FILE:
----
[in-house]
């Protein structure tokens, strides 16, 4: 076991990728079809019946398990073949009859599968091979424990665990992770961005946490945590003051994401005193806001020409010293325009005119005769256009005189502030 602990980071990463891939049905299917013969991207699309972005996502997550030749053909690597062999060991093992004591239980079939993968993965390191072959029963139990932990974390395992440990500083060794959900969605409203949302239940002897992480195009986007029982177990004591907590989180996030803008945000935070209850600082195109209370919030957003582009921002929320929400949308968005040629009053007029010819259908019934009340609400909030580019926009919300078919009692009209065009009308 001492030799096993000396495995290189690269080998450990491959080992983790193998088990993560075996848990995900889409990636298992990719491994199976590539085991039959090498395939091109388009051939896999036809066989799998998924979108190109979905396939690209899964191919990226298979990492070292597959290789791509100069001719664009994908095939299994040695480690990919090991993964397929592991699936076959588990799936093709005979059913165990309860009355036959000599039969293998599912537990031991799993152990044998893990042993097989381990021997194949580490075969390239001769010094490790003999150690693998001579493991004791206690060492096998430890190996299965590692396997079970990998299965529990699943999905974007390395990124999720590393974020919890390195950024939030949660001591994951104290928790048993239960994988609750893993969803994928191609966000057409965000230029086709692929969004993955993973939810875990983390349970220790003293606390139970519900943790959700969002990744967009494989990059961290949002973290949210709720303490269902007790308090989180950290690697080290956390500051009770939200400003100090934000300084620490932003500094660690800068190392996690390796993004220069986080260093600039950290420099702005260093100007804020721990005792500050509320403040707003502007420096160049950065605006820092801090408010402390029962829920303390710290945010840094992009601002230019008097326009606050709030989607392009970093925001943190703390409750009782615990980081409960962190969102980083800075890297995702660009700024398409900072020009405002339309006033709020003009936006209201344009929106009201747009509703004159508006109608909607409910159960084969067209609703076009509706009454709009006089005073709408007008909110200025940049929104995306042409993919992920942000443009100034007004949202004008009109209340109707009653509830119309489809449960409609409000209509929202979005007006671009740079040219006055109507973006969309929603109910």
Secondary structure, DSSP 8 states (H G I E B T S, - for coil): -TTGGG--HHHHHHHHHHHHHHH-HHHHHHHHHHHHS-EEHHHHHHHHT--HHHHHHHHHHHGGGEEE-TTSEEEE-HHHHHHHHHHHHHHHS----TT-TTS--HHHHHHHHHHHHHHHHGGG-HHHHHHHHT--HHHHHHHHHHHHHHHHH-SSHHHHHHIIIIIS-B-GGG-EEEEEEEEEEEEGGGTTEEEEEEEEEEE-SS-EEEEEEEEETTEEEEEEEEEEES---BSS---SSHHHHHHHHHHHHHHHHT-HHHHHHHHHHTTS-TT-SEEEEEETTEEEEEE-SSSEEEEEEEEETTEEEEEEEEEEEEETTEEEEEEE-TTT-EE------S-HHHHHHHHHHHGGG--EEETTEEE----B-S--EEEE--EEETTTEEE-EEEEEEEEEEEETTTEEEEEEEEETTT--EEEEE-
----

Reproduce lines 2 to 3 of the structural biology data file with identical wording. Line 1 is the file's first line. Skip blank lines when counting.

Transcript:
């Protein structure tokens, strides 16, 4: 076991990728079809019946398990073949009859599968091979424990665990992770961005946490945590003051994401005193806001020409010293325009005119005769256009005189502030 602990980071990463891939049905299917013969991207699309972005996502997550030749053909690597062999060991093992004591239980079939993968993965390191072959029963139990932990974390395992440990500083060794959900969605409203949302239940002897992480195009986007029982177990004591907590989180996030803008945000935070209850600082195109209370919030957003582009921002929320929400949308968005040629009053007029010819259908019934009340609400909030580019926009919300078919009692009209065009009308 001492030799096993000396495995290189690269080998450990491959080992983790193998088990993560075996848990995900889409990636298992990719491994199976590539085991039959090498395939091109388009051939896999036809066989799998998924979108190109979905396939690209899964191919990226298979990492070292597959290789791509100069001719664009994908095939299994040695480690990919090991993964397929592991699936076959588990799936093709005979059913165990309860009355036959000599039969293998599912537990031991799993152990044998893990042993097989381990021997194949580490075969390239001769010094490790003999150690693998001579493991004791206690060492096998430890190996299965590692396997079970990998299965529990699943999905974007390395990124999720590393974020919890390195950024939030949660001591994951104290928790048993239960994988609750893993969803994928191609966000057409965000230029086709692929969004993955993973939810875990983390349970220790003293606390139970519900943790959700969002990744967009494989990059961290949002973290949210709720303490269902007790308090989180950290690697080290956390500051009770939200400003100090934000300084620490932003500094660690800068190392996690390796993004220069986080260093600039950290420099702005260093100007804020721990005792500050509320403040707003502007420096160049950065605006820092801090408010402390029962829920303390710290945010840094992009601002230019008097326009606050709030989607392009970093925001943190703390409750009782615990980081409960962190969102980083800075890297995702660009700024398409900072020009405002339309006033709020003009936006209201344009929106009201747009509703004159508006109608909607409910159960084969067209609703076009509706009454709009006089005073709408007008909110200025940049929104995306042409993919992920942000443009100034007004949202004008009109209340109707009653509830119309489809449960409609409000209509929202979005007006671009740079040219006055109507973006969309929603109910």
Secondary structure, DSSP 8 states (H G I E B T S, - for coil): -TTGGG--HHHHHHHHHHHHHHH-HHHHHHHHHHHHS-EEHHHHHHHHT--HHHHHHHHHHHGGGEEE-TTSEEEE-HHHHHHHHHHHHHHHS----TT-TTS--HHHHHHHHHHHHHHHHGGG-HHHHHHHHT--HHHHHHHHHHHHHHHHH-SSHHHHHHIIIIIS-B-GGG-EEEEEEEEEEEEGGGTTEEEEEEEEEEE-SS-EEEEEEEEETTEEEEEEEEEEES---BSS---SSHHHHHHHHHHHHHHHHT-HHHHHHHHHHTTS-TT-SEEEEEETTEEEEEE-SSSEEEEEEEEETTEEEEEEEEEEEEETTEEEEEEE-TTT-EE------S-HHHHHHHHHHHGGG--EEETTEEE----B-S--EEEE--EEETTTEEE-EEEEEEEEEEEETTTEEEEEEEEETTT--EEEEE-